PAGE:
Children's solution of arithmetic word problems as a function of number size

Date of Completion

January 1998


Education, Mathematics|Education, Educational Psychology|Psychology, Developmental|Psychology, Cognitive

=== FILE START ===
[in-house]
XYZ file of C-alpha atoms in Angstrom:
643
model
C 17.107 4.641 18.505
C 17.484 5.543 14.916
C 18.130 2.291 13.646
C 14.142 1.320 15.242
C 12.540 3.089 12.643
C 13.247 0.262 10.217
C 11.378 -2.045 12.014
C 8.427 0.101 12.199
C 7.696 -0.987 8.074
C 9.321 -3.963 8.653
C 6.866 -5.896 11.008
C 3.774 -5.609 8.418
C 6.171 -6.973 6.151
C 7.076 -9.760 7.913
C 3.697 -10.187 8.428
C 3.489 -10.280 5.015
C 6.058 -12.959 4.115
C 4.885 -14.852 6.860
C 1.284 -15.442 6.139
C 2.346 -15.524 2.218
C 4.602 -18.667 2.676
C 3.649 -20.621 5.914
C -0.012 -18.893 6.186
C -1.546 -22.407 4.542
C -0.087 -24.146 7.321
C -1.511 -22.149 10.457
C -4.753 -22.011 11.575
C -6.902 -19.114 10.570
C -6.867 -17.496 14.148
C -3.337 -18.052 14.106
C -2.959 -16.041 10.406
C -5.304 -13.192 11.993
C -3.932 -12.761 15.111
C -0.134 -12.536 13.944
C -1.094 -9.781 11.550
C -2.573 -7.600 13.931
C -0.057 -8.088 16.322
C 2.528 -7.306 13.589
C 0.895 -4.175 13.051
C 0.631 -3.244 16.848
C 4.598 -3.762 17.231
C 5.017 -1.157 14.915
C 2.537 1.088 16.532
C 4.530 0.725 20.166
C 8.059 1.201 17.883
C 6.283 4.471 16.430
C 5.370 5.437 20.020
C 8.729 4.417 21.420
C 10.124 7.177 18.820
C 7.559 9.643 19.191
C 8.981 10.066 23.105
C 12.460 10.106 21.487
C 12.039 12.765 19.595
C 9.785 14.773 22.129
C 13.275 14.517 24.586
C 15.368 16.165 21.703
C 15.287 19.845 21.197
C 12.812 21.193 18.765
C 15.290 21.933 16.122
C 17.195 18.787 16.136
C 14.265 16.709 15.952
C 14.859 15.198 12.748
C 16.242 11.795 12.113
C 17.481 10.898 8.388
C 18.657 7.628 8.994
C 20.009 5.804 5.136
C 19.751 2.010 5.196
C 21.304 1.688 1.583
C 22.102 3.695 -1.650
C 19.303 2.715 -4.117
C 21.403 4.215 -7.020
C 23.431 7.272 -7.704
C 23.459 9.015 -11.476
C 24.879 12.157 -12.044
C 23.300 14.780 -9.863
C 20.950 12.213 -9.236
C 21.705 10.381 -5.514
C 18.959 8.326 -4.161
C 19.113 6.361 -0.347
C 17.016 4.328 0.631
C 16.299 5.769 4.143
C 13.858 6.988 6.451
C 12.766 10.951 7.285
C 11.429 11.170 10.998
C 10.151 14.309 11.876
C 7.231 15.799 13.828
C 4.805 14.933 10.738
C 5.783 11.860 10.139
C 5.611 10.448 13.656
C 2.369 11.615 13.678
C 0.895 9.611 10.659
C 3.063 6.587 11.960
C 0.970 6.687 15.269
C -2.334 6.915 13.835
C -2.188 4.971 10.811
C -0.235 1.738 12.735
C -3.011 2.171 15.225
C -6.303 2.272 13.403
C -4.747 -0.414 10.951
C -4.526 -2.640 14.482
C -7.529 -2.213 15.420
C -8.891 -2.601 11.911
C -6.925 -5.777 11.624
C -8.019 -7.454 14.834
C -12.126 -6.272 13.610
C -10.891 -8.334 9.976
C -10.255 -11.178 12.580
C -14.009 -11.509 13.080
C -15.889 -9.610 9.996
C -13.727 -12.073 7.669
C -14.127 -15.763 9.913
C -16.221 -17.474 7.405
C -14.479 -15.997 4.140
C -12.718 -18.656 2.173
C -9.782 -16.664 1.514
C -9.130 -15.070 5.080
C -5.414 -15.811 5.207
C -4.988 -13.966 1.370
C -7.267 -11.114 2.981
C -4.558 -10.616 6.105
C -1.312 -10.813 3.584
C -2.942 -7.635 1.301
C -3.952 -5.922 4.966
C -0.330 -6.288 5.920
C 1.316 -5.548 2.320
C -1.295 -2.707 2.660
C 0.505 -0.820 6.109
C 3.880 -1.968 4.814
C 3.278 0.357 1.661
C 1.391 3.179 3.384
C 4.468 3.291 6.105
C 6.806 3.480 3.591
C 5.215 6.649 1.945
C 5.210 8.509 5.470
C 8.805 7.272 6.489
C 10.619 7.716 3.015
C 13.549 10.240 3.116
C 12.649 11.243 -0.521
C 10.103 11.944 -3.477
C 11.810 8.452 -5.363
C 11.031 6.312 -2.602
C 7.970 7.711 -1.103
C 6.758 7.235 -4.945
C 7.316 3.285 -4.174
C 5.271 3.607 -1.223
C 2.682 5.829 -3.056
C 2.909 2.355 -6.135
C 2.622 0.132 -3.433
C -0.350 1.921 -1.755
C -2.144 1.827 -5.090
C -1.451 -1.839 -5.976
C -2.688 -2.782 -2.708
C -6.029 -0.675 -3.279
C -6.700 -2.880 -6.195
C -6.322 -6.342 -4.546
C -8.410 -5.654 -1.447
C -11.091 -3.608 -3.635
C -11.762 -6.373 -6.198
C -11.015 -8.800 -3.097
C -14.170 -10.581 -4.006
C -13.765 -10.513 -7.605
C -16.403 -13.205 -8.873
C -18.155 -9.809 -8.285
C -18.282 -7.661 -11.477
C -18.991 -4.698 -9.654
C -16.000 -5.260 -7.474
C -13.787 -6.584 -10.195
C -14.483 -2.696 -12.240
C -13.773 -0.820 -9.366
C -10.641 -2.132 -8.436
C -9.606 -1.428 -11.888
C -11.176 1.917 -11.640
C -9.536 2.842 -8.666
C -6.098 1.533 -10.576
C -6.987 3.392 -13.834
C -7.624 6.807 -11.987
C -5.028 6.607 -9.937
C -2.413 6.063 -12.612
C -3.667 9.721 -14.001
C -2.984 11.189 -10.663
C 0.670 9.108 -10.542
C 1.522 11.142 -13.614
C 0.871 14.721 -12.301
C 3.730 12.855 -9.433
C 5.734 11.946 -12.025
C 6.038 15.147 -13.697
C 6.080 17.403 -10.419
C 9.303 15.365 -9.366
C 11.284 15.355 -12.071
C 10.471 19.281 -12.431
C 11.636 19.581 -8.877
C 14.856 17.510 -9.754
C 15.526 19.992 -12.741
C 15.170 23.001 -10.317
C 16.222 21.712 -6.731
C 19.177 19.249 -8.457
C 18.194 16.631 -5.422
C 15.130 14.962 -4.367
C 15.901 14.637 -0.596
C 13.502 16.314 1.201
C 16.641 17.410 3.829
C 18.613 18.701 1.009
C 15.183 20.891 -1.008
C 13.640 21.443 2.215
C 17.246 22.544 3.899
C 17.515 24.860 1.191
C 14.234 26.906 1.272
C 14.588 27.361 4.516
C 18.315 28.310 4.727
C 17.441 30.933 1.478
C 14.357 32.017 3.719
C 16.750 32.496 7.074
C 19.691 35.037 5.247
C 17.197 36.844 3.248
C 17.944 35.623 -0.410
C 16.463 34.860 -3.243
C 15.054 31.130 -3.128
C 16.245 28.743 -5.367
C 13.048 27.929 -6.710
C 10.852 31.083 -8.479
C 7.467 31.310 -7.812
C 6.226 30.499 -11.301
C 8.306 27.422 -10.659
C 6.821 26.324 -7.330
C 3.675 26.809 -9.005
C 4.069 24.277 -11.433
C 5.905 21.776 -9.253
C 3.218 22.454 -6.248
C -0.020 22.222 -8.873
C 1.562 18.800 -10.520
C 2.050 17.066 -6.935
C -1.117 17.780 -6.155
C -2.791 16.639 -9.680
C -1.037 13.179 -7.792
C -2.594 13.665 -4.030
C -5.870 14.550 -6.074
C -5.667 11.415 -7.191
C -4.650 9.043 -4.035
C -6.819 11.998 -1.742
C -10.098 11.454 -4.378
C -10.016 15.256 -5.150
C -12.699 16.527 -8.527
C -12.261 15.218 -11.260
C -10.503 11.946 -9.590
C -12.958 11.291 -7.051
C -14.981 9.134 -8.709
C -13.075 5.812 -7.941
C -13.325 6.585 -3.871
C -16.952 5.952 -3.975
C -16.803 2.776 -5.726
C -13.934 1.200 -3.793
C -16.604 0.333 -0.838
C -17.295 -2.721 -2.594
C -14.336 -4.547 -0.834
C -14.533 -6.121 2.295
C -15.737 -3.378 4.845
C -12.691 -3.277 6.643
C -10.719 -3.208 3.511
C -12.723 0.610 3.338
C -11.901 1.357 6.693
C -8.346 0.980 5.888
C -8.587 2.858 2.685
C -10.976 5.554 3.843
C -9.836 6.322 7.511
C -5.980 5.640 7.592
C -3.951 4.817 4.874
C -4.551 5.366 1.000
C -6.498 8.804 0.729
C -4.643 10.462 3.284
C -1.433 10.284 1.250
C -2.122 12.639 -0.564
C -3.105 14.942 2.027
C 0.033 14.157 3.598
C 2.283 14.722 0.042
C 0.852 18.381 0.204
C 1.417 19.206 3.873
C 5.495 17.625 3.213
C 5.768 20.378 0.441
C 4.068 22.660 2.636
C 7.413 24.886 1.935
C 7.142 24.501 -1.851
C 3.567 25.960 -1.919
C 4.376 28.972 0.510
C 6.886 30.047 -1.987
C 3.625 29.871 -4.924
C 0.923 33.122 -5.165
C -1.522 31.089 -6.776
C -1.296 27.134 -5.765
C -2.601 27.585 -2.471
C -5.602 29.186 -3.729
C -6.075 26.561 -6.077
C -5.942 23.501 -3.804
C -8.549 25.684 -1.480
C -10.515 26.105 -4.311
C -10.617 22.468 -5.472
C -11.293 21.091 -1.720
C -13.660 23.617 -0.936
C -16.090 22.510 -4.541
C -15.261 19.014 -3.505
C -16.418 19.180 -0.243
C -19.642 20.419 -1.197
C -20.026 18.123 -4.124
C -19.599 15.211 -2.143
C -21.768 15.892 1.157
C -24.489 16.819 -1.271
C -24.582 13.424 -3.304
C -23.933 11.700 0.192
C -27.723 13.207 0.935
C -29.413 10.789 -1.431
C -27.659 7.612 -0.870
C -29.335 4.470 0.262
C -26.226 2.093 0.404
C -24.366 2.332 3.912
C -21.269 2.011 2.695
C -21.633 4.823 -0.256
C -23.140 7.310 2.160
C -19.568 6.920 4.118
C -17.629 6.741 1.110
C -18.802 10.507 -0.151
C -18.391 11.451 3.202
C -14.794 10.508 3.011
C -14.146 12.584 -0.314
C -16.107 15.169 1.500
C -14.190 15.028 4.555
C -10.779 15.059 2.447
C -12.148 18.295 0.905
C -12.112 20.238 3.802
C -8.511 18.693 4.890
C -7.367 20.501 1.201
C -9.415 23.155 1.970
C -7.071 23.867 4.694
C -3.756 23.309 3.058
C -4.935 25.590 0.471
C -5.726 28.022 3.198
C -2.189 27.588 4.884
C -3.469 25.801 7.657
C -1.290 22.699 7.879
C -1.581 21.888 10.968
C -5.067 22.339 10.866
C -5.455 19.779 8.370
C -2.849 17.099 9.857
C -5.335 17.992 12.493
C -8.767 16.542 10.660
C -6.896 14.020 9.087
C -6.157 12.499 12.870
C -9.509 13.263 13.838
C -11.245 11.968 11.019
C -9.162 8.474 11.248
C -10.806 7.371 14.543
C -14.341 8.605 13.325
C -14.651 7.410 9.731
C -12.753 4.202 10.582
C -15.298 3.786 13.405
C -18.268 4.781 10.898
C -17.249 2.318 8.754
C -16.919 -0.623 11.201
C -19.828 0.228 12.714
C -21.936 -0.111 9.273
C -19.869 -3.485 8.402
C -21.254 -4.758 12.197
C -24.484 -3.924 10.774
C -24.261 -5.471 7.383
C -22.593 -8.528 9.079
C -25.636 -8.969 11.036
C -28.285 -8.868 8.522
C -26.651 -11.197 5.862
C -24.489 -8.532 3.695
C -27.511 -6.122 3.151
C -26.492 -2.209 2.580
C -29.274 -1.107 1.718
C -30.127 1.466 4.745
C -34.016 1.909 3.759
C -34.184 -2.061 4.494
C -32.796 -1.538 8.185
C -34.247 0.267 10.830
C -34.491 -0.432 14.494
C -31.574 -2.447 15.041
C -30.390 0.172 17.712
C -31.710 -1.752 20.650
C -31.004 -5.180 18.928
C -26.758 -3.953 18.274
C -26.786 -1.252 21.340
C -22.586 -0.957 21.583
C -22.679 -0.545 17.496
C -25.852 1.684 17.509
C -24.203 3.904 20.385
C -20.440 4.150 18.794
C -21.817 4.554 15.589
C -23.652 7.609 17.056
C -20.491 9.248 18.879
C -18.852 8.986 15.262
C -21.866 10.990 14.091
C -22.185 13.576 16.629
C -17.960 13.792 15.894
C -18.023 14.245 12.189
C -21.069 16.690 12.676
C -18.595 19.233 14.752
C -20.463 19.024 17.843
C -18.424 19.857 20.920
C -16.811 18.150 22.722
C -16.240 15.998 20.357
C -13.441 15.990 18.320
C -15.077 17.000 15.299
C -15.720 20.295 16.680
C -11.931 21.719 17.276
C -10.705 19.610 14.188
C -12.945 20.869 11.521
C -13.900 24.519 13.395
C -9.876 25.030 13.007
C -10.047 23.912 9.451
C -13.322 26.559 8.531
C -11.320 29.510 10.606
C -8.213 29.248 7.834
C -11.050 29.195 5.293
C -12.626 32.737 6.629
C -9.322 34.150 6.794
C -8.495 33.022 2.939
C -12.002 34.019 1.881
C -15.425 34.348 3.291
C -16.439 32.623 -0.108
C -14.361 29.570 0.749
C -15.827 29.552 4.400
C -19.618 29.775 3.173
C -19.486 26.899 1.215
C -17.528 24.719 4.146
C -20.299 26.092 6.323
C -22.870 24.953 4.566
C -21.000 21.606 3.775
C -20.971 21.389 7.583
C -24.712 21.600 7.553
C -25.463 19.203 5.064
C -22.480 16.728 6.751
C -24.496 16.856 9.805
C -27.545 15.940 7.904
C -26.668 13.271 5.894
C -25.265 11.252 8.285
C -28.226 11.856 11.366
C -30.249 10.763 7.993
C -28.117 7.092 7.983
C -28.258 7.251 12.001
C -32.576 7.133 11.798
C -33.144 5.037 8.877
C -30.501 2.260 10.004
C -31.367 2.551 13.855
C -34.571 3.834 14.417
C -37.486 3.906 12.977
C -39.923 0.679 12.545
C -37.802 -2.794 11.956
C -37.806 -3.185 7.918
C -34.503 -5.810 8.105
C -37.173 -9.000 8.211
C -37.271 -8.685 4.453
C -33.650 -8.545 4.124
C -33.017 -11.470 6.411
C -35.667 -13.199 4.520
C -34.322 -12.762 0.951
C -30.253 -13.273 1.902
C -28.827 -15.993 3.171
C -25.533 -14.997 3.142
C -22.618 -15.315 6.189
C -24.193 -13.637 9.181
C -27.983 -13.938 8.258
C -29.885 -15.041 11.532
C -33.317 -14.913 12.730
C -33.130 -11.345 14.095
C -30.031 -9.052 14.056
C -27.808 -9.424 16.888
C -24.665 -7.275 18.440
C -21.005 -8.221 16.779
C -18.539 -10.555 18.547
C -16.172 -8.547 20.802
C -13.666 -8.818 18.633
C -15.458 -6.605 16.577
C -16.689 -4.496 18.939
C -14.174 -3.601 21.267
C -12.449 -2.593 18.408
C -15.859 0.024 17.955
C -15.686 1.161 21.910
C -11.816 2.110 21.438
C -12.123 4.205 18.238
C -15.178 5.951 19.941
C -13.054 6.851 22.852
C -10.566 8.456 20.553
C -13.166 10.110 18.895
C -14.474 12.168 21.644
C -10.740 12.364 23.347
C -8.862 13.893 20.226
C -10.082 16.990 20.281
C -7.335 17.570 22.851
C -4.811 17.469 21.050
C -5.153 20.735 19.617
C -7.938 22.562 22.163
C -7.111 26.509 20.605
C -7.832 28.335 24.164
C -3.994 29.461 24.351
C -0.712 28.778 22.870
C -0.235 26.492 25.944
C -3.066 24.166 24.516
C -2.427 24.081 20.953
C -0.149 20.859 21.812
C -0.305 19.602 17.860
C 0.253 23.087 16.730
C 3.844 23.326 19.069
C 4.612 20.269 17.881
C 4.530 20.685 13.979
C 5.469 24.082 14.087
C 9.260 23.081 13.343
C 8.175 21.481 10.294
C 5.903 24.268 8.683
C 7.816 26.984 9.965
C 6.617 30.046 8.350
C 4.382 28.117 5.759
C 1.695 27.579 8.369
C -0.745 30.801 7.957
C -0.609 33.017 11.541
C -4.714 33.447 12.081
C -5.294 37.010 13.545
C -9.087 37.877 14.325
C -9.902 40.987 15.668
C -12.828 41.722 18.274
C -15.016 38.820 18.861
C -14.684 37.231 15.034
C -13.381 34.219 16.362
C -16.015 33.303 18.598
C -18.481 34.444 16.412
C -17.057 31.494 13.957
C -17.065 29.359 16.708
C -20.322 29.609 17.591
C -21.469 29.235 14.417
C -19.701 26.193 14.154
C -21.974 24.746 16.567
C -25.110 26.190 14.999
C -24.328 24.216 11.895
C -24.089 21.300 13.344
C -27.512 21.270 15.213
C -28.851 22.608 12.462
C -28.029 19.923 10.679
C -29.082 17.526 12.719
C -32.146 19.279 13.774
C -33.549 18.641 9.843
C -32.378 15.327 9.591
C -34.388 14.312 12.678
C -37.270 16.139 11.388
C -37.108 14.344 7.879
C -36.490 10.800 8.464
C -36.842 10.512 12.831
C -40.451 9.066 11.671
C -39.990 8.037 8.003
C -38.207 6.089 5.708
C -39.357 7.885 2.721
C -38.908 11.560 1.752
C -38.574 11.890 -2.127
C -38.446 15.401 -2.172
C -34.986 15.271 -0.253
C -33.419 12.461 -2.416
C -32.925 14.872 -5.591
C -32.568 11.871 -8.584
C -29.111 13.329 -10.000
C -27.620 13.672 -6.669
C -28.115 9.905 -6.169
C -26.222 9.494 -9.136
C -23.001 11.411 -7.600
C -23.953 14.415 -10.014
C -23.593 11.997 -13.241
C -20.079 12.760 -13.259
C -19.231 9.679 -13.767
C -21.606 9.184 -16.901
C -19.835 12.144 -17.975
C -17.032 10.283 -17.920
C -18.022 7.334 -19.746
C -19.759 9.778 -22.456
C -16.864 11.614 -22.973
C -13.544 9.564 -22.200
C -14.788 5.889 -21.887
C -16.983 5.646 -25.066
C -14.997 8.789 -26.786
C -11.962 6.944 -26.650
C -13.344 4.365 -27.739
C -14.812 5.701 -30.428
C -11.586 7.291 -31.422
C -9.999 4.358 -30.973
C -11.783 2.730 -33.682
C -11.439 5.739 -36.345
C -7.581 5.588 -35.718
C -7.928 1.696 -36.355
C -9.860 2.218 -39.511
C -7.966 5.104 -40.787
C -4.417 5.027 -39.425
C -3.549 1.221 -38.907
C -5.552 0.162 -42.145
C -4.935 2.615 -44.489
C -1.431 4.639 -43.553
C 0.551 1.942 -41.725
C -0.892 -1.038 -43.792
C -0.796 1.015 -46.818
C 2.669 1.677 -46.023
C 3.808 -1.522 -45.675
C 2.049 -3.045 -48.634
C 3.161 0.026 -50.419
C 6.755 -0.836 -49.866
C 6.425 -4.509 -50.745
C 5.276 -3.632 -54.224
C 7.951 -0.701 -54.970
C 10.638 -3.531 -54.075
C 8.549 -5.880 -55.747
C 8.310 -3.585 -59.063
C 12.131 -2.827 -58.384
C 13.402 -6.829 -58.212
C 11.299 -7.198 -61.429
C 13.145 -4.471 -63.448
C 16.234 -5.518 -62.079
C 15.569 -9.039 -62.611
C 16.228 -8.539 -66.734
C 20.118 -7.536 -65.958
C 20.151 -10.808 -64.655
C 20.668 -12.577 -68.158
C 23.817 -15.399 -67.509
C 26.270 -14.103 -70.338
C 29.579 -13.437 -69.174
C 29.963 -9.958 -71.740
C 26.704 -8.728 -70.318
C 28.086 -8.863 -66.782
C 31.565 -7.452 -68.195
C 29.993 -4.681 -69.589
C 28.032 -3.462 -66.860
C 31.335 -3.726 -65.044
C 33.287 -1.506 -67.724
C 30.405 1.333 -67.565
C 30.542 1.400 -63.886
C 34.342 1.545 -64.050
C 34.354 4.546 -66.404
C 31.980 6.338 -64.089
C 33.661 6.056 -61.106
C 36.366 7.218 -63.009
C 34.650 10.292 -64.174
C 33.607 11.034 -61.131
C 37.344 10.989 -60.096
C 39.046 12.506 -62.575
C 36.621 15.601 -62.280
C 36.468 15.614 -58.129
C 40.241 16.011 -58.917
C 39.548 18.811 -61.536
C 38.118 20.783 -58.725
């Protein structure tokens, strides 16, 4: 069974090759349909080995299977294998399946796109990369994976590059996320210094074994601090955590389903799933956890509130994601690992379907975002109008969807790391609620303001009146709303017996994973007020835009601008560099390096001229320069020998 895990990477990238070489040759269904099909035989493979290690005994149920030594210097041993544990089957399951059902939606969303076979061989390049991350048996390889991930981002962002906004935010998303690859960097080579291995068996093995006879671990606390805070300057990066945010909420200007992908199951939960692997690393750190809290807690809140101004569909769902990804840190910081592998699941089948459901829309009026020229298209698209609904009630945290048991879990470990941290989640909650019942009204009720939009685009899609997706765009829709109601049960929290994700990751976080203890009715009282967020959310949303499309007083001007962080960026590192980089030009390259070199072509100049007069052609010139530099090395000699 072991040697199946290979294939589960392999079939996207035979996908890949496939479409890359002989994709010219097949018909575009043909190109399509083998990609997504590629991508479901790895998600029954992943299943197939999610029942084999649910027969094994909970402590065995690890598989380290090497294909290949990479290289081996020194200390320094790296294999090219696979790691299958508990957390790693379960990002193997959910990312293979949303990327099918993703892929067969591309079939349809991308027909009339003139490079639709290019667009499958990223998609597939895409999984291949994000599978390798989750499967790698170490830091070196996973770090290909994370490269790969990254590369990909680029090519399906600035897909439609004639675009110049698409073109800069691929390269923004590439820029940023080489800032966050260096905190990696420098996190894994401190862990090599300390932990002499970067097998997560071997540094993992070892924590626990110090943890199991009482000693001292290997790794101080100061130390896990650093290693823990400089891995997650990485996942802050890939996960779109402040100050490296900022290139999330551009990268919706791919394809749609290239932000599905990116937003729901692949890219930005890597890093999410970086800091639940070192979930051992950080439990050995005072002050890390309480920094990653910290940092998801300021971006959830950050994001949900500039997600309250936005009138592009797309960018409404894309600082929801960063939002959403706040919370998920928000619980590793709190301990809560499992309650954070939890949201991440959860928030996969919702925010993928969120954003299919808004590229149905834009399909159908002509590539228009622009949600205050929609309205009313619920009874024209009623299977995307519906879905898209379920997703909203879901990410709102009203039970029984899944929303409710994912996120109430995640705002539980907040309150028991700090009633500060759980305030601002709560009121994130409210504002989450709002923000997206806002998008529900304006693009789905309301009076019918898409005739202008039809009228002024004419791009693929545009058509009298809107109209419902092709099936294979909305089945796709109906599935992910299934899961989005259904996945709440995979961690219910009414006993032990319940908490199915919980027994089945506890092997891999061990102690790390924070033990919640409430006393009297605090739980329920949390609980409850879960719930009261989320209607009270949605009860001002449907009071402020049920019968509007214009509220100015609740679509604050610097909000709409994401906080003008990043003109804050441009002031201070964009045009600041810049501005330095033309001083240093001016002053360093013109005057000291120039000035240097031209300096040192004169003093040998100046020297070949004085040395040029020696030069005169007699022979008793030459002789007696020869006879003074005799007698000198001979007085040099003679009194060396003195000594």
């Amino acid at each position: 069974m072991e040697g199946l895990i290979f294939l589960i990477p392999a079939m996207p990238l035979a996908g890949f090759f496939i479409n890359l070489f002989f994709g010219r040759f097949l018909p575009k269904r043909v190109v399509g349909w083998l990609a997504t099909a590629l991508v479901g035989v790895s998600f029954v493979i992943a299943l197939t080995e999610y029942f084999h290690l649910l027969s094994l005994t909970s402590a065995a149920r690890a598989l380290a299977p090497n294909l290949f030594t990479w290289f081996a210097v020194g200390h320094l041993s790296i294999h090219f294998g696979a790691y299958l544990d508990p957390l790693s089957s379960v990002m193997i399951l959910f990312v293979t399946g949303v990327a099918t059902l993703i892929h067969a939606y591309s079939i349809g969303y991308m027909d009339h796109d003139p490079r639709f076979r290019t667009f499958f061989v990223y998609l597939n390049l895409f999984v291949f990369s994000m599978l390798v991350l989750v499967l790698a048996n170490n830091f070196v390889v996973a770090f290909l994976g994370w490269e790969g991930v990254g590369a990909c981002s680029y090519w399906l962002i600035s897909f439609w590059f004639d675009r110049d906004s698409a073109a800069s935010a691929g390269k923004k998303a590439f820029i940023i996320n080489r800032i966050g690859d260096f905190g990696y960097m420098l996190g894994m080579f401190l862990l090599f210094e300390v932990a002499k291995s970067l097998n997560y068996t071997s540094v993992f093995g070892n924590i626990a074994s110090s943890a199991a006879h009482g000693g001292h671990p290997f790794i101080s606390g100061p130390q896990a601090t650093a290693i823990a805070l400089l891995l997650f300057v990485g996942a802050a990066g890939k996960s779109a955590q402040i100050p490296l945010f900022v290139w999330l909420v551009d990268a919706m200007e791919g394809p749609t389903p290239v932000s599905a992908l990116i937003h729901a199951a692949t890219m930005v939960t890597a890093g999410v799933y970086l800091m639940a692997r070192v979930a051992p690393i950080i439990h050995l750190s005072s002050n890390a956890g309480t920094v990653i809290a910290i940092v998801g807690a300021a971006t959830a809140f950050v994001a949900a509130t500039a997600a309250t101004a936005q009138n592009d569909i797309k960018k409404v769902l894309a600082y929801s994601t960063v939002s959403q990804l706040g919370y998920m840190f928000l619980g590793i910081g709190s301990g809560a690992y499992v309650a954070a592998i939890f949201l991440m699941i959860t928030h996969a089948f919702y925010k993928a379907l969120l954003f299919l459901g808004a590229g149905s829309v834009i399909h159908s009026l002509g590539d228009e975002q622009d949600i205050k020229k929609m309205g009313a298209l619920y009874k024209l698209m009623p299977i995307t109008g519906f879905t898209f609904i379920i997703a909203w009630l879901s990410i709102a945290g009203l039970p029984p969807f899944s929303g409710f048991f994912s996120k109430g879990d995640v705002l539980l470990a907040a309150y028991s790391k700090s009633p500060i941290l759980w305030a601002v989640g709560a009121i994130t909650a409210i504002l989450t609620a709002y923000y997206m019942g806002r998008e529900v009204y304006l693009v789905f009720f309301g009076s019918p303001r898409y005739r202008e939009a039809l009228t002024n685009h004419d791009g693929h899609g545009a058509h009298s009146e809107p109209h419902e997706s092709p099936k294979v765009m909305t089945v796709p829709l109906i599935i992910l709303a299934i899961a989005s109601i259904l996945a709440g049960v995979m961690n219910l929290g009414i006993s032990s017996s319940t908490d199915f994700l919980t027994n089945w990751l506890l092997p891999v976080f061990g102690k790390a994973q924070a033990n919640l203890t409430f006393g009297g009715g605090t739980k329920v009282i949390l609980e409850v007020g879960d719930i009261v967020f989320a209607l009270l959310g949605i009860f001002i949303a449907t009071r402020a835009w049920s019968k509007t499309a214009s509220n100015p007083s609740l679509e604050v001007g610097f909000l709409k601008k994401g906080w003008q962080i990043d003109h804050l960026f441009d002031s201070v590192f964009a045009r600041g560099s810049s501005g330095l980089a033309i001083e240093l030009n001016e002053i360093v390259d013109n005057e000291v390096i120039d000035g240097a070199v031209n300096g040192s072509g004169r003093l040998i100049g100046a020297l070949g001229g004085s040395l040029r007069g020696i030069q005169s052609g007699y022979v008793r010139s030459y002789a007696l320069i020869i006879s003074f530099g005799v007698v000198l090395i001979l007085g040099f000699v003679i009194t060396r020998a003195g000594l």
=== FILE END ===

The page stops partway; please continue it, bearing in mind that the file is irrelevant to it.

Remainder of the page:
Based on evidence indicating that young children reason more maturely about smaller ($\leq$5) than larger numbers ($\geq$6), it was hypothesized that 5- and 6-year-old children's solving of simple arithmetic word problems would vary as a function of the size of the numbers involved. Smaller-number problems should be solved in a more advanced fashion than larger-number problems. The problems used were simple addition and subtraction problems of the sort termed "change" and "combine" problems in the literature. There were 6 different types of "change" problems and 2 different types of "combine" problems. These different problem types previously have been found to vary in difficulty. It was expected that performance would be at an overall higher level on smaller-number than on larger-number problems. It was also expected that the performance difference between smaller-number and larger-number problems would increase as problem difficulty increased.^ The results were partially congruent with expectations. The 5- and 6-year-old children solved smaller-number problems at a higher level than larger-number problems, and the difference between smaller-number and larger-number problems became relatively, but not absolutely, larger as problem difficulty increased. An analysis examined how number size influences the theoretically separate processes of (a) understanding a problem to the extent that the computation to be carried out is generated and (b) performing the generated computation correctly. The analysis indicated that larger numbers reduced problem understanding as well as the correct carrying out of computations. The relative reduction in understanding produced by larger numbers grew as problems became more difficult. It was suggested that the effect of number size on problem understanding occurs because (a) young children can immediately retrieve information about the relative sizes of the sets referenced by smaller-number words but have difficulty retrieving information about the relative sizes of sets referenced by larger-number words and (b) the availability of such information facilitates understanding. ^